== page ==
As chapter 20 opens we find the familiar Satan being chained in the bottomless pit.  Some try to interpret this as something that happened in the past and that the events of chapter 20 only describe the Church Age.  However, it stretches the imagination to believe that the Second Coming of Jesus and the jailing of Satan is only a symbol for something that happened in the first century.  It has been stated that if Satan has been in prison over the last 2,000 years then “His chain is too long.”  Yet, this view does not make sense in light of Scripture.  Believers are cautioned against an unchained enemy.  1 Peter 5:8 says, “Be sober, be vigilant; because your adversary the devil walks about like a roaring lion, seeking whom he may devour.  Thus Revelation 20 gives us the assurance that once Jesus physically returns to earth, Satan will be imprisoned in what John calls the Bottomless Pit.  This is most likely synonymous with Tartarus of Peter’s letter (2 Peter 2:4-6).  Though we have not studied through Revelation in this series, Revelation 9 and 11 both state that the Beast rises up out of the Bottomless Pit.  Now whether that means the Beast is a manifesting, fallen angel, or that a spirit that comes out of the Bottomless Pit will inhabit a willing human, it seems to be the place in which God imprisons spirit beings.  It is also interesting to note the irony that Satan tried to hold Christ prisoner in the grave.  Now the tables are turned.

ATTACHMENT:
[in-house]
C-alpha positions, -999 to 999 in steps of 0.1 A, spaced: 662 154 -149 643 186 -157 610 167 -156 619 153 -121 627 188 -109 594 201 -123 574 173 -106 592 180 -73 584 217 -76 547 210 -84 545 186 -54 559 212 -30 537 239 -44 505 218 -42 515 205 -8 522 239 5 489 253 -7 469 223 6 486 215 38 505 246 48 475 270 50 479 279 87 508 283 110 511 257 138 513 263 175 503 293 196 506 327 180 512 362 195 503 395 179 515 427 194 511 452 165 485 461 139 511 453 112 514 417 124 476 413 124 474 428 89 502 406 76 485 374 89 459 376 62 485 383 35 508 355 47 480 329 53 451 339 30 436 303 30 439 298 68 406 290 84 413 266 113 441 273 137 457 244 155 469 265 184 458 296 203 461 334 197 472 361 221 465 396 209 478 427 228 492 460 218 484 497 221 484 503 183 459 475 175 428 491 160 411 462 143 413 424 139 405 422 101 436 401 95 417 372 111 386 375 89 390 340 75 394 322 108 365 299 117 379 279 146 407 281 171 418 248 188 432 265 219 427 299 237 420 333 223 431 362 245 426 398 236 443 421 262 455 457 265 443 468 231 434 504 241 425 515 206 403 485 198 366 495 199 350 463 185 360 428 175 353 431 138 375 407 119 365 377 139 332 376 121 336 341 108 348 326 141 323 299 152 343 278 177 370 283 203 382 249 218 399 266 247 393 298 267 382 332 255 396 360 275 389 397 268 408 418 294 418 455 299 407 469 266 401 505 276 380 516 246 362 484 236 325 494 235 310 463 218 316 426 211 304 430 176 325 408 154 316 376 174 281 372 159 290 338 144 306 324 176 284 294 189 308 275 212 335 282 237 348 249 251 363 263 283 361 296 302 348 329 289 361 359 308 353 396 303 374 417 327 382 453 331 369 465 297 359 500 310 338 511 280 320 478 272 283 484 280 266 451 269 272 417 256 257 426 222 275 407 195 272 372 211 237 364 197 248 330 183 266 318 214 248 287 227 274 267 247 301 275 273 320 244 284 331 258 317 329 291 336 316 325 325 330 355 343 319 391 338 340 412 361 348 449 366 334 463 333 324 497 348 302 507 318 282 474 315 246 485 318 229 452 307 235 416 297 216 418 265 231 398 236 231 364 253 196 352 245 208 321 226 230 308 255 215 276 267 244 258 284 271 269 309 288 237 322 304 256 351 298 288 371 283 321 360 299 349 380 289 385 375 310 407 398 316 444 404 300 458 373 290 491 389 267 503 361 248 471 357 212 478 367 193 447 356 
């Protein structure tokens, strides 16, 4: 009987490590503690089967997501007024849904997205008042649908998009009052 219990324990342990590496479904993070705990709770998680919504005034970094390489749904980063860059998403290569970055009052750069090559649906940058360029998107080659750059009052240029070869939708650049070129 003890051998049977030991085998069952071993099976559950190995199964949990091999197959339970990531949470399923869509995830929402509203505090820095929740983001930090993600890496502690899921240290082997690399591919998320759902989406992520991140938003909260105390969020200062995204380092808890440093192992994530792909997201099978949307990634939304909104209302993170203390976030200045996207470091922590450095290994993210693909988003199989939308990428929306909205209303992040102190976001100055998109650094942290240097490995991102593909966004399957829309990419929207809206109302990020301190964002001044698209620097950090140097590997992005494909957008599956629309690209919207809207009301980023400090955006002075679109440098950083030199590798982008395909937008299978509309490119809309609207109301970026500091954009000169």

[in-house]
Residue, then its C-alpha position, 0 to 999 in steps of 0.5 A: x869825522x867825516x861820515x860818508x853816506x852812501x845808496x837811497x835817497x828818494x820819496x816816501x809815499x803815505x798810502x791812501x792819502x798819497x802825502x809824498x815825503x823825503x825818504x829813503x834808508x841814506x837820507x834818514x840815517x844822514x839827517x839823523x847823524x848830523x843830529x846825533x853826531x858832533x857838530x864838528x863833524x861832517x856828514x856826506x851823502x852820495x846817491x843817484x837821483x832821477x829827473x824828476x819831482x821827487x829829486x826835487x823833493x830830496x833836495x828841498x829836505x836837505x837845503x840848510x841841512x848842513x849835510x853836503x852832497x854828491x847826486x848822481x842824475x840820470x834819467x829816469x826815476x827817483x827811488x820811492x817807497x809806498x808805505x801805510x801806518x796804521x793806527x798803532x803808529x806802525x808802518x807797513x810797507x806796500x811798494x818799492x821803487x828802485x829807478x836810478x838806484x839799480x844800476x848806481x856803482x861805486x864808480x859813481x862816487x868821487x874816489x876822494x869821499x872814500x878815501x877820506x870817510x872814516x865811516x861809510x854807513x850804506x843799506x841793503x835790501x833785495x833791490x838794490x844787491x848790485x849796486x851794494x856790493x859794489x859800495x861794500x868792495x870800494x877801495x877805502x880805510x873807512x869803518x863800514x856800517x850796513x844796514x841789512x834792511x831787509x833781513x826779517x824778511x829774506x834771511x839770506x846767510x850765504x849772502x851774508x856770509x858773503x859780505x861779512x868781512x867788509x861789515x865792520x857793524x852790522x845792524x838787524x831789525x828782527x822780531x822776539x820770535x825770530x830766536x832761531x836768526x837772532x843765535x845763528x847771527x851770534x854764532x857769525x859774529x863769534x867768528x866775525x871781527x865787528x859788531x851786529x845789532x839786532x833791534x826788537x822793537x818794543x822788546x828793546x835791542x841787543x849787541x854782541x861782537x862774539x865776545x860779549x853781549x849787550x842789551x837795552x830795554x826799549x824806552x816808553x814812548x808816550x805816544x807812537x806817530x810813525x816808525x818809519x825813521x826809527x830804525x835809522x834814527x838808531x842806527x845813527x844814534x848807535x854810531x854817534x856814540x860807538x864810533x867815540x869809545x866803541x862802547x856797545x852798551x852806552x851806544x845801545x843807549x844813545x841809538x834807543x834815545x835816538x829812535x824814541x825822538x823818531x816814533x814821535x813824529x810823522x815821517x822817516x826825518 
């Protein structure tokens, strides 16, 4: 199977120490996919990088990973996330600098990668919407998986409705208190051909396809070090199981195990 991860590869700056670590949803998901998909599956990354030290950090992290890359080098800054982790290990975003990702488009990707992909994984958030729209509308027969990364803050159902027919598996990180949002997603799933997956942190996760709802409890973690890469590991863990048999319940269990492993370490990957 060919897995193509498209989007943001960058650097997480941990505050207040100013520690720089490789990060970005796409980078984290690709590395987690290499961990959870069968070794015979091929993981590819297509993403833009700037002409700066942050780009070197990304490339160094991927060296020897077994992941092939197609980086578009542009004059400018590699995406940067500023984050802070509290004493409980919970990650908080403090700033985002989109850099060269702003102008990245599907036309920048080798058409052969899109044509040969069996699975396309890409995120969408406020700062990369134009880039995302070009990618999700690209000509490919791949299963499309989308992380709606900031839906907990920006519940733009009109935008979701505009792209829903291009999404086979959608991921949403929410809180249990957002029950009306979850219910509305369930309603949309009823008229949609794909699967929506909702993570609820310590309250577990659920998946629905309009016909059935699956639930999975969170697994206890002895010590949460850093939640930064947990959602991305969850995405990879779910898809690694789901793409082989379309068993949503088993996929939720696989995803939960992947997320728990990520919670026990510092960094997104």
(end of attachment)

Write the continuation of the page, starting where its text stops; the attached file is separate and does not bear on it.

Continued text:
In Revelation 12:9 and here in verse 2 several things are tied together.  The serpent of old is a reference to the Garden of Eden.  It wasn’t just a snake that tricked Eve.  It really was an inter-dimensional being from among the Sons of God who was speaking to her that day.  Satan is also called the dragon, which connects with serpent and dragon passages of the prophetic books in the Old Testament.  The serpent-dragon-sea creature is an image of evil that goes back to the beginning of mankind and points to this being, Satan or the devil.